Former lawyer admits stealing over $624,000

Karyn McConnell Hancock leaves court after her plea. Sentencing is Jan. 15. She could receive up to eight years in prison.
Karyn McConnell Hancock leaves court after her plea. Sentencing is Jan. 15. She could receive up to eight years in prison.

Karyn McConnell Hancock, after pleading guilty yesterday to one count of aggravated theft, admitted that she stole more than $624,000 from her former law clients.

The former Toledo councilman pleaded guilty in Lucas County Common Pleas Court. She was convicted of stealing money from 23 clients over a period of nearly six years.

McConnell Hancock, 38, made no comments in court yesterday, only answering the questions posed to her by Visiting Judge David Faulkner, who accepted her plea and ordered her booked in the county jail. She was released from there on bond after being handcuffed and led from the courtroom. She faces up to eight years in prison when sentenced Jan. 15.

She has always accepted responsibility for her actions, attorney Jerry Phillips said after the hearing, adding that his client opened her files to investigators as well as fully cooperating with authorities. She s always said, I did it, and it s my fault whatever the consequences.

The plea brings to an end a months-long investigation by the Lucas County Prosecutor s Office that focused on McConnell Hancock s Michigan Street law practice. Assistant County Prosecutor J. Christopher Anderson said in court that McConnell Hancock would put money into attorney escrow accounts for clients in personal injury cases, probate matters, and real estate issues, and would divert some of the funds for personal use.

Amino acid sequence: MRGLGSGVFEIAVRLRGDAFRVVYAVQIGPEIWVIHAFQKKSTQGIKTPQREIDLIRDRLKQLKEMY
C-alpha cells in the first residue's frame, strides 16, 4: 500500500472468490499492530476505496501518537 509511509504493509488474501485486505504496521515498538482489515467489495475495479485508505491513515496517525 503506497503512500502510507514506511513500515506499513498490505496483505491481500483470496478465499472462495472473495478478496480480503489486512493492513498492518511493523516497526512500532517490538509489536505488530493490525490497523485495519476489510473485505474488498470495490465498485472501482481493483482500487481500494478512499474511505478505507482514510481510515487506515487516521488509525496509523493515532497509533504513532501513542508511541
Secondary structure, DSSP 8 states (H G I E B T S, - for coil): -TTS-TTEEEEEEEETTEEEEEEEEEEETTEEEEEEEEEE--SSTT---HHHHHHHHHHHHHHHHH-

Because McConnell Hancock would ultimately pay back some of that money with other accounts, authorities believe the total stolen was about $389,000.

It was similar to a Ponzi scheme in which she would have to pay people off to keep it afloat, Mr. Anderson said after the hearing. Ultimately she had to create more and more victims.

At least 12 of the victims have been identified as McConnell Hancock s clients from Lucas County Probate Court. In July, a report released by the court indicated that she stole nearly $335,000 from the estates she represented.

Also among McConnell Hancock s victims were those whom she represented in personal injury cases. In those cases, she would settle and forge victims names on settlement checks, only to pay them less or none of what they were owed.

Mistie Hines went to McConnell Hancock for legal advice after a January, 2007, car crash. She said yesterday that she learned about a year later that a settlement check had been sent to and cashed by McConnell Hancock months before.

She deserves punishment, a tearful Ms. Hines said outside the courtroom where McConnell Hancock entered her plea. I feel like I was violated, and I want to tell her that.

According to the indictment, the thefts occurred between Jan. 1, 2002, and Nov. 30, 2007. Mr. Anderson said, although there are multiple victims, McConnell Hancock was charged with only one count because the theft offenses all occurred under similar circumstances, establishing a continuous course of conduct.

Time in prison

By combining the charges, the dollar amount stolen exceeded $500,000, elevating the charge to a second-degree felony where there is a presumption that the offender will serve time in prison, Mr. Anderson said.

The first of the victims of alleged theft to be identified was the estate of Rodney Coley, Sr., who was killed in his home in February, 2006. McConnell Hancock admitted in a consent agreement filed in probate court in January that she embezzled more than $130,000 from the murdered man s estate.